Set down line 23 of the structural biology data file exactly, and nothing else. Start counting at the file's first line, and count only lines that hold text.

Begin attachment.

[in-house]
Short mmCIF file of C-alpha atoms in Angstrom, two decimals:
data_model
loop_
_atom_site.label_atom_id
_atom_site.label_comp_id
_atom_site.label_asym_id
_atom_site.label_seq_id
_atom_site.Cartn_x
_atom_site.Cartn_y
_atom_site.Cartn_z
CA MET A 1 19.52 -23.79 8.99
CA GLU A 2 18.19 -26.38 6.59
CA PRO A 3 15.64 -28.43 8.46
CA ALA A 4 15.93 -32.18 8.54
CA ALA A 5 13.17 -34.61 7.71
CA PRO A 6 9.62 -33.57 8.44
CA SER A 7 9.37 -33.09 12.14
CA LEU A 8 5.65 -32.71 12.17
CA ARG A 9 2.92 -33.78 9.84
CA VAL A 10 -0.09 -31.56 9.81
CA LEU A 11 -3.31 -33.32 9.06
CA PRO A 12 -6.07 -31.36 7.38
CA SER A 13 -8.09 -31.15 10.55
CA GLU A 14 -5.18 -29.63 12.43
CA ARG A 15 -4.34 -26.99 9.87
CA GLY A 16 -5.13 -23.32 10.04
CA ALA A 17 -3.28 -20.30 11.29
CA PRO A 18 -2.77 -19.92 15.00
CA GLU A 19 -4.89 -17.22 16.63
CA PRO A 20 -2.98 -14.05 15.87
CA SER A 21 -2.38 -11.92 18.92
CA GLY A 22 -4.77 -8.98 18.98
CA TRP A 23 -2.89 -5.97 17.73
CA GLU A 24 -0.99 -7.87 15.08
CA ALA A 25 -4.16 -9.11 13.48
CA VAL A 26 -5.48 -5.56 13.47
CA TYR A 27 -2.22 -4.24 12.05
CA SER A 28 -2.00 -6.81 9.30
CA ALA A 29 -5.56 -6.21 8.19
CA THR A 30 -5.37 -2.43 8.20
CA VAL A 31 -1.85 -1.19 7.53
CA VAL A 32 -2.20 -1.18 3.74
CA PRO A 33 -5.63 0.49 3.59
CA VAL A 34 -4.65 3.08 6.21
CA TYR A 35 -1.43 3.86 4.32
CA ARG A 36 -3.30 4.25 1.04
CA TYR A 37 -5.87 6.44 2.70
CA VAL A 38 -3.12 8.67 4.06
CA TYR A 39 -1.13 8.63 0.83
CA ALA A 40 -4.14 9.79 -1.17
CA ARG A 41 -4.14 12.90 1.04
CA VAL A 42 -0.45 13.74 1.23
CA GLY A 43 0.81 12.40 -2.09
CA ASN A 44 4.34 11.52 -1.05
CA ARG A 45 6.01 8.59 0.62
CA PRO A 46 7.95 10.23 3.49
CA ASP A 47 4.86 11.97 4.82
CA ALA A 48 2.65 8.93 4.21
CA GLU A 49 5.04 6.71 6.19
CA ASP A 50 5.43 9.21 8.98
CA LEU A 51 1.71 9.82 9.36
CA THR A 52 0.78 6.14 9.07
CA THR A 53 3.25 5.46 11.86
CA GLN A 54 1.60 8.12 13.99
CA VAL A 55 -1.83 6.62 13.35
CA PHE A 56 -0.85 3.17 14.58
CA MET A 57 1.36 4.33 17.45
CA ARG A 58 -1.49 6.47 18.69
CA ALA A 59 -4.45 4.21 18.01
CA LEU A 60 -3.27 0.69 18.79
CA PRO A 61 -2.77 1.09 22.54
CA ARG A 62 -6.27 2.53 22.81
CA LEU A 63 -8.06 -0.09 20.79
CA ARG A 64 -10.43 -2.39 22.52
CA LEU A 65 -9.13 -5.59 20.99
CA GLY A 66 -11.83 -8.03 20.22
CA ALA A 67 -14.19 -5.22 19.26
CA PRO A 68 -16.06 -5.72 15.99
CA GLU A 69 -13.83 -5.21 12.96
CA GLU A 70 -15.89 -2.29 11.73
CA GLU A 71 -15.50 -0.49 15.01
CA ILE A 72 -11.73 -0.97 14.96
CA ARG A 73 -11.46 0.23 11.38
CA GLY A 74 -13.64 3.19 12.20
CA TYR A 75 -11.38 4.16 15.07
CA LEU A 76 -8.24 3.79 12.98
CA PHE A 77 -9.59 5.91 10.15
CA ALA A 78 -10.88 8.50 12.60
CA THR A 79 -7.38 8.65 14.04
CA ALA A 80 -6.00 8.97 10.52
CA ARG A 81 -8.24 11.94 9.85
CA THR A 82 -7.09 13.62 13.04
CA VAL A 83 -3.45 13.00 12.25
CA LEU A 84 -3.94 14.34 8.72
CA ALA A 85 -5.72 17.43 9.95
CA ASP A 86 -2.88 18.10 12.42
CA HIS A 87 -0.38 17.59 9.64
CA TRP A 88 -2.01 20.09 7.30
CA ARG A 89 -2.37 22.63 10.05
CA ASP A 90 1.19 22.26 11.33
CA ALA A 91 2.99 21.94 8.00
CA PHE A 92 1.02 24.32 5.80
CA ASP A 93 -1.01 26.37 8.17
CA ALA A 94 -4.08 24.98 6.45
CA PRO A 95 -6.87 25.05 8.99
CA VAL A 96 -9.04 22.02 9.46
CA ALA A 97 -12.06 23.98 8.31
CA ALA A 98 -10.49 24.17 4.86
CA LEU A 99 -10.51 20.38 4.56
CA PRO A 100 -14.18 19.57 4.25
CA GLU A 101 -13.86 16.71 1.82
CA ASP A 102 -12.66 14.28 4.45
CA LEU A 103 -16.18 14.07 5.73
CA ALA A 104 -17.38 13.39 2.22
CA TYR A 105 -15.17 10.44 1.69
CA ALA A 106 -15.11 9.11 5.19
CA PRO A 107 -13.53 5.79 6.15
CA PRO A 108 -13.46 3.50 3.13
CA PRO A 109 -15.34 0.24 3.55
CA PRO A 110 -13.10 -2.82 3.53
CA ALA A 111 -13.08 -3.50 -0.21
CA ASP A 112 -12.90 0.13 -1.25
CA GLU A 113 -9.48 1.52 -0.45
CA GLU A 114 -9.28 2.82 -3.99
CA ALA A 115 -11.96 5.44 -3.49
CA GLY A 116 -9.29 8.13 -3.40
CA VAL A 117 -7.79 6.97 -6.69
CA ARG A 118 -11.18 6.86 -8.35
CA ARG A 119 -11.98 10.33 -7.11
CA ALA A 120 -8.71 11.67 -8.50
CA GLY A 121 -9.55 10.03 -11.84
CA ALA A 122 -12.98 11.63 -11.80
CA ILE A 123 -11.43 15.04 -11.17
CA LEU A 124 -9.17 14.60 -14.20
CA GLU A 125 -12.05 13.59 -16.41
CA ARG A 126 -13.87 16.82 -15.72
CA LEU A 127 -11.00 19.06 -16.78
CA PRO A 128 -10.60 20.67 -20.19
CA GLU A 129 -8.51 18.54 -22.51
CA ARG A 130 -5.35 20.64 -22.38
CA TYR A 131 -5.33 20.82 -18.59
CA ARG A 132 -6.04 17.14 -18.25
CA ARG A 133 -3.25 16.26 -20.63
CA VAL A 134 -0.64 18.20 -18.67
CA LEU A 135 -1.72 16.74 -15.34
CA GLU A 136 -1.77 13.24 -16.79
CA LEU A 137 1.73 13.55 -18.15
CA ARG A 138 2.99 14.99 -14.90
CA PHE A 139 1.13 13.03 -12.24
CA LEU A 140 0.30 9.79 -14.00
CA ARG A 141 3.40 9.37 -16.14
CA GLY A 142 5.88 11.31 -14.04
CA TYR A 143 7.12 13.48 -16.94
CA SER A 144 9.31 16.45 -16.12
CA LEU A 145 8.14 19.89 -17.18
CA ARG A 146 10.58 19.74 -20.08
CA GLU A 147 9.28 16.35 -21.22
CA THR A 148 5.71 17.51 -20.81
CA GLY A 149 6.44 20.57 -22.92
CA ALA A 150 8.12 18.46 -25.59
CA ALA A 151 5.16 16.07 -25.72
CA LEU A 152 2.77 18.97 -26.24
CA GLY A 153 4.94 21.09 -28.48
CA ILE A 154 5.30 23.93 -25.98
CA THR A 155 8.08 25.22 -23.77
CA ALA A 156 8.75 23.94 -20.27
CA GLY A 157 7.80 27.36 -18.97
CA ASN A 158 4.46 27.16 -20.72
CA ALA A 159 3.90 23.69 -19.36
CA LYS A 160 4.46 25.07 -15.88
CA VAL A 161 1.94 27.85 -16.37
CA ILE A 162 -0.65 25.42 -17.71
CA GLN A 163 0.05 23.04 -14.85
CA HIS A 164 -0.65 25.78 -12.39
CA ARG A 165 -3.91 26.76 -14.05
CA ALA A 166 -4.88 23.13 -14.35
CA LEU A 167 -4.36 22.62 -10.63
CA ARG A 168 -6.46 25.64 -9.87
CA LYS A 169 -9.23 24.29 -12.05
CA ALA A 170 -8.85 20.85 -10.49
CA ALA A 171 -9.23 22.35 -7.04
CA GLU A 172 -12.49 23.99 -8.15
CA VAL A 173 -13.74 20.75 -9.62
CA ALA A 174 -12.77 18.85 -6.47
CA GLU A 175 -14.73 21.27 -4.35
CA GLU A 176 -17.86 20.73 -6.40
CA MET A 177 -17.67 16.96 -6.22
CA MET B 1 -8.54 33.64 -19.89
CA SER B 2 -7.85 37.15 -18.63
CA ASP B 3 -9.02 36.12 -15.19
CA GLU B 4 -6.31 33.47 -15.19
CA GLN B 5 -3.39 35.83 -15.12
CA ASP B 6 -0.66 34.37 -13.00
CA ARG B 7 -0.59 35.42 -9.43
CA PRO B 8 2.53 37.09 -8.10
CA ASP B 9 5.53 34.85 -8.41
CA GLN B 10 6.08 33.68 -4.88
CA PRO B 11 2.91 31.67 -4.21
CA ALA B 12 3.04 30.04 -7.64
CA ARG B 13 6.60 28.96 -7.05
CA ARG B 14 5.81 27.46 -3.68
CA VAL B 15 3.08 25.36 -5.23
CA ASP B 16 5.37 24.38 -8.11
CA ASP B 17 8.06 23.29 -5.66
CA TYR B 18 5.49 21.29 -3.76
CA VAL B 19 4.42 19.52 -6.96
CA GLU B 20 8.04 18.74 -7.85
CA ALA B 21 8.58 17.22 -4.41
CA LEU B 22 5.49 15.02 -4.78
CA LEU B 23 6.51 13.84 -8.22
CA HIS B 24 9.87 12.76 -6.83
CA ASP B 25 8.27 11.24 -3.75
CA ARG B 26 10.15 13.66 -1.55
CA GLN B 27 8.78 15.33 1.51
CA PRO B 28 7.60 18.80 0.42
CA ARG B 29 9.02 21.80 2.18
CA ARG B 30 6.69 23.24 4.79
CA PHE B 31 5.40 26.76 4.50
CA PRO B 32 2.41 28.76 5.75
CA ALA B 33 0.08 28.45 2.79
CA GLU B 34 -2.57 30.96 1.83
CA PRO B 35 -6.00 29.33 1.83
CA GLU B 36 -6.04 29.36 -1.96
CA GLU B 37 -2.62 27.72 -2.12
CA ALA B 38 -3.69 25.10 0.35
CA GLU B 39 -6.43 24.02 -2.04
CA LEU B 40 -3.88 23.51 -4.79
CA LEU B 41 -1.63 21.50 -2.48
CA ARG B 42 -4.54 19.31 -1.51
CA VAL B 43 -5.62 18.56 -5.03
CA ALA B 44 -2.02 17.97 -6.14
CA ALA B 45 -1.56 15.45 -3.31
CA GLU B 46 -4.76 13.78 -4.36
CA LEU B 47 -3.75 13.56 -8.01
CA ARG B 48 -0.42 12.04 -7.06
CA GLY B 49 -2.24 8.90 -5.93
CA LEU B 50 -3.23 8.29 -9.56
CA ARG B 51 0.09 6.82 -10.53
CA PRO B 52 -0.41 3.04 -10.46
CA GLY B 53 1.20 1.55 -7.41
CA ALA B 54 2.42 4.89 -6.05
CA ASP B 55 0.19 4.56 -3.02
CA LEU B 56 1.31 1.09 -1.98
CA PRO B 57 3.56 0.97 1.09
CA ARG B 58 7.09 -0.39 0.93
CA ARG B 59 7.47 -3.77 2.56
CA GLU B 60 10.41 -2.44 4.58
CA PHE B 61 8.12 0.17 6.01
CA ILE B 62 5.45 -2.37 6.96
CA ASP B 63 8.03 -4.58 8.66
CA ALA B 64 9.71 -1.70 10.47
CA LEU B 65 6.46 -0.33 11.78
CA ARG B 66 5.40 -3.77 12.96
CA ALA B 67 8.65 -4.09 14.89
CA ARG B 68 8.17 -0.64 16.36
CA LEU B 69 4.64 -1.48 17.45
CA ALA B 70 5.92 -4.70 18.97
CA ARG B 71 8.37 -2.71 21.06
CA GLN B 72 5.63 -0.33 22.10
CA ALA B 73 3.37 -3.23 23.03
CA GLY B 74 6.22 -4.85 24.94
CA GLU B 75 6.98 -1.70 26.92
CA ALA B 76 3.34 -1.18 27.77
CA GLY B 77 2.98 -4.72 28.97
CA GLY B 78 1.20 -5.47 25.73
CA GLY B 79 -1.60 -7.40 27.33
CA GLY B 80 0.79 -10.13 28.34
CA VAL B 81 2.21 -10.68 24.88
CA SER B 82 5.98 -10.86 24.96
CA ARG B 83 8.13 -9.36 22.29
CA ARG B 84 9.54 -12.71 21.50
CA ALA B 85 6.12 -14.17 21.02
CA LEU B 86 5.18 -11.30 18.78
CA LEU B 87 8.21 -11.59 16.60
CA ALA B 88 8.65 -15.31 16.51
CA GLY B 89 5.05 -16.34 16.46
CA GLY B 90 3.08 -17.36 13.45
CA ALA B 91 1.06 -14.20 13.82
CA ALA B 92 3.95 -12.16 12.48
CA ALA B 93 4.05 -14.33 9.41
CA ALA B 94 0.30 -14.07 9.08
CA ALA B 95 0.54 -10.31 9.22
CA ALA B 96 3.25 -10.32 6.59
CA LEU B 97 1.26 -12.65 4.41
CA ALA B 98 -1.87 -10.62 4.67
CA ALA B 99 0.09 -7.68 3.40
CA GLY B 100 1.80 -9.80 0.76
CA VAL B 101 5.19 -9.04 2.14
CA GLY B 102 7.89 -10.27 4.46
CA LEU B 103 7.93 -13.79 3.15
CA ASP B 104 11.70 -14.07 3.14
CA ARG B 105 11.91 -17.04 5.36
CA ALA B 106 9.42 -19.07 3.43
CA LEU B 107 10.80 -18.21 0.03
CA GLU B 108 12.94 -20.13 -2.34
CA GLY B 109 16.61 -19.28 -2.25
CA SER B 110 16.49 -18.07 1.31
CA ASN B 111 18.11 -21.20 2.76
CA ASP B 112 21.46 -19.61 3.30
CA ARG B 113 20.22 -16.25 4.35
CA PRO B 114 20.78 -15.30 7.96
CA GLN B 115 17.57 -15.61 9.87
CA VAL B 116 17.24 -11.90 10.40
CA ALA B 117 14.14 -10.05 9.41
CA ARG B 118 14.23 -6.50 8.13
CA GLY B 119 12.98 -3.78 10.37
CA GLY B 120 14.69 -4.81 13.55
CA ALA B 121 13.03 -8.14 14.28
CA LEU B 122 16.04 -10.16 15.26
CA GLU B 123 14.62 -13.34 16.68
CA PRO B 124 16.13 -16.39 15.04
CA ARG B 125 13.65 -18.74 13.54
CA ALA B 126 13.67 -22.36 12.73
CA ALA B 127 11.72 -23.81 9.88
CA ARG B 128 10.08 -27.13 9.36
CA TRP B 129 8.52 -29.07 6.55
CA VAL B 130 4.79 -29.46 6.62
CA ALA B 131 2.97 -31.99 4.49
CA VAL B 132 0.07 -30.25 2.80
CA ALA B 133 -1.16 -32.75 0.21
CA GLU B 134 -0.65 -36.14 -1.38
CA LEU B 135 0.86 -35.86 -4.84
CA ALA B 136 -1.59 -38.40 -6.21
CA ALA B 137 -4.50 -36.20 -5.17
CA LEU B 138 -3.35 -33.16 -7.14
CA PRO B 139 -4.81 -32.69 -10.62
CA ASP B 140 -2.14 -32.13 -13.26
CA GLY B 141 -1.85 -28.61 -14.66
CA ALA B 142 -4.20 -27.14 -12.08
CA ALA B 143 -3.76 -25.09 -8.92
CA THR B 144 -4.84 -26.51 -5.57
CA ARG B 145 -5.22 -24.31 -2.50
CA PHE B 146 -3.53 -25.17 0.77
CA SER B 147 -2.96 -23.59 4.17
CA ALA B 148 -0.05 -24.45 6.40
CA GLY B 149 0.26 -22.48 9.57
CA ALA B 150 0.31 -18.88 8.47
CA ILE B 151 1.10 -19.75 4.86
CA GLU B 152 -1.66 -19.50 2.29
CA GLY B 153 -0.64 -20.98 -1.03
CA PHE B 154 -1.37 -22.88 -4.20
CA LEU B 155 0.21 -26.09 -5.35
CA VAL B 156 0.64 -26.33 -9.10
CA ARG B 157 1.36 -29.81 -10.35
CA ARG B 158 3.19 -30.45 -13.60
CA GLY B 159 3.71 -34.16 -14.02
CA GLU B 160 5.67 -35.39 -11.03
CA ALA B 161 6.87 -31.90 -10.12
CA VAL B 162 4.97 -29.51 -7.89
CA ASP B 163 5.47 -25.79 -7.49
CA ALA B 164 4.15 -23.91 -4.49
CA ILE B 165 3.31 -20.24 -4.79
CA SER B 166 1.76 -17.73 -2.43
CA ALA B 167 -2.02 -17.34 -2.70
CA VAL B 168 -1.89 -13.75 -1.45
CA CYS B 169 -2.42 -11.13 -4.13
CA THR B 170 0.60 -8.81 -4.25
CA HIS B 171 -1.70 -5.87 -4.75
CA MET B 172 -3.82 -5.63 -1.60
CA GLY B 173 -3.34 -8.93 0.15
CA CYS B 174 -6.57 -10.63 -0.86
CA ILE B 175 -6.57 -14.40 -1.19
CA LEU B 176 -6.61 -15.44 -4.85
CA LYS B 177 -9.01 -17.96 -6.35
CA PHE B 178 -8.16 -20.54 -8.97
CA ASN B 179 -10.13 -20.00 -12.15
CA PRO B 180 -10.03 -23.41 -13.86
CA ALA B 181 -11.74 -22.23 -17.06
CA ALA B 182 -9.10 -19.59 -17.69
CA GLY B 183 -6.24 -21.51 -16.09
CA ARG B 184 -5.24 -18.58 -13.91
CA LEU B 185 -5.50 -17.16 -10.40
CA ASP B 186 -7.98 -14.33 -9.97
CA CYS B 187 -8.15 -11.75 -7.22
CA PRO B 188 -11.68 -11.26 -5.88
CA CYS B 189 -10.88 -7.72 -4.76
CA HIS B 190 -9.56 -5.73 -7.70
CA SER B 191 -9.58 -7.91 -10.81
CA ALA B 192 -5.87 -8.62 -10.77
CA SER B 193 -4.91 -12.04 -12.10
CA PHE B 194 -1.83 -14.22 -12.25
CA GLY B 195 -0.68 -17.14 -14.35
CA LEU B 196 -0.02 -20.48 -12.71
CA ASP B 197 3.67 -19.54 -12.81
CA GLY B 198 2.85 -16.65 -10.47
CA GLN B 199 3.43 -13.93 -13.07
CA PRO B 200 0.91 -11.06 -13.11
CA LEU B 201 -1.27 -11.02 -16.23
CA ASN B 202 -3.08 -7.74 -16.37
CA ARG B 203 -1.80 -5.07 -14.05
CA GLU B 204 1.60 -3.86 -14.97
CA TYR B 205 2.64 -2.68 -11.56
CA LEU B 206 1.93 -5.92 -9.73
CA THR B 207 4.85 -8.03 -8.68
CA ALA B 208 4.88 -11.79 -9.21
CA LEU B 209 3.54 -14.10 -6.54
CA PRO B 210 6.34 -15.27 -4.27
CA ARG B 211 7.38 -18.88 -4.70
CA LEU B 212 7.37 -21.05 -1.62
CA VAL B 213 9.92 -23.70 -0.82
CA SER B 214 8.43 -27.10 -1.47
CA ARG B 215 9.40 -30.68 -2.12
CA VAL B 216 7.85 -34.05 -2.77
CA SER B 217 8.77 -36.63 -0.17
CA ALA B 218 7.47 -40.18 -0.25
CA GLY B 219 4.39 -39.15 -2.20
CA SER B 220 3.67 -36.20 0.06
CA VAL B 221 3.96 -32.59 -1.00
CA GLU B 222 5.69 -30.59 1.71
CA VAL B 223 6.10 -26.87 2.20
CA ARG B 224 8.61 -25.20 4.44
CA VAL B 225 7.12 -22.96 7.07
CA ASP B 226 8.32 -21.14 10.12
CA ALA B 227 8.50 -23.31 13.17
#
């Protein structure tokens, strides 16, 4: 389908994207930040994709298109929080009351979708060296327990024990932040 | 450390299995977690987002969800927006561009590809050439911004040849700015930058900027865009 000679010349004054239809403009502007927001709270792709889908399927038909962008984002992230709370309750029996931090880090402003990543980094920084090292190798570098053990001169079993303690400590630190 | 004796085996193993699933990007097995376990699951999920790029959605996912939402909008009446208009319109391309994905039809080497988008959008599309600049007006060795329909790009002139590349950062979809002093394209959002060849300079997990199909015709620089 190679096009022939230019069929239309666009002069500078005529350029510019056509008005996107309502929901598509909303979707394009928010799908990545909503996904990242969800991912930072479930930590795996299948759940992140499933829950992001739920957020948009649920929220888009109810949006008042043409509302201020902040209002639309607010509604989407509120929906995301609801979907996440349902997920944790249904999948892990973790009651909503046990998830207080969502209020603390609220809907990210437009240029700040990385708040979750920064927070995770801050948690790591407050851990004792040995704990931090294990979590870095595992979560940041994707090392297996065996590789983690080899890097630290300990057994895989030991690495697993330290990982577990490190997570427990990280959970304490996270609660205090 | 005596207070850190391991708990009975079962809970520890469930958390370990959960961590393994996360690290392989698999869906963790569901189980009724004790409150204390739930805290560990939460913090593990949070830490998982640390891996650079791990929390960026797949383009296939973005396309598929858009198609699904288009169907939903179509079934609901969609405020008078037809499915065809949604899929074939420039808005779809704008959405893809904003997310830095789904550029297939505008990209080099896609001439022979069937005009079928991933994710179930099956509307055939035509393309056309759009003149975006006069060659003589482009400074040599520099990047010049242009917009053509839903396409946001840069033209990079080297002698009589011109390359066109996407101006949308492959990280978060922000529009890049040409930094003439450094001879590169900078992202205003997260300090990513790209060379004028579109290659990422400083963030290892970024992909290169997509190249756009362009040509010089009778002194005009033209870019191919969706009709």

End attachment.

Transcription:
CA PRO A 12 -6.07 -31.36 7.38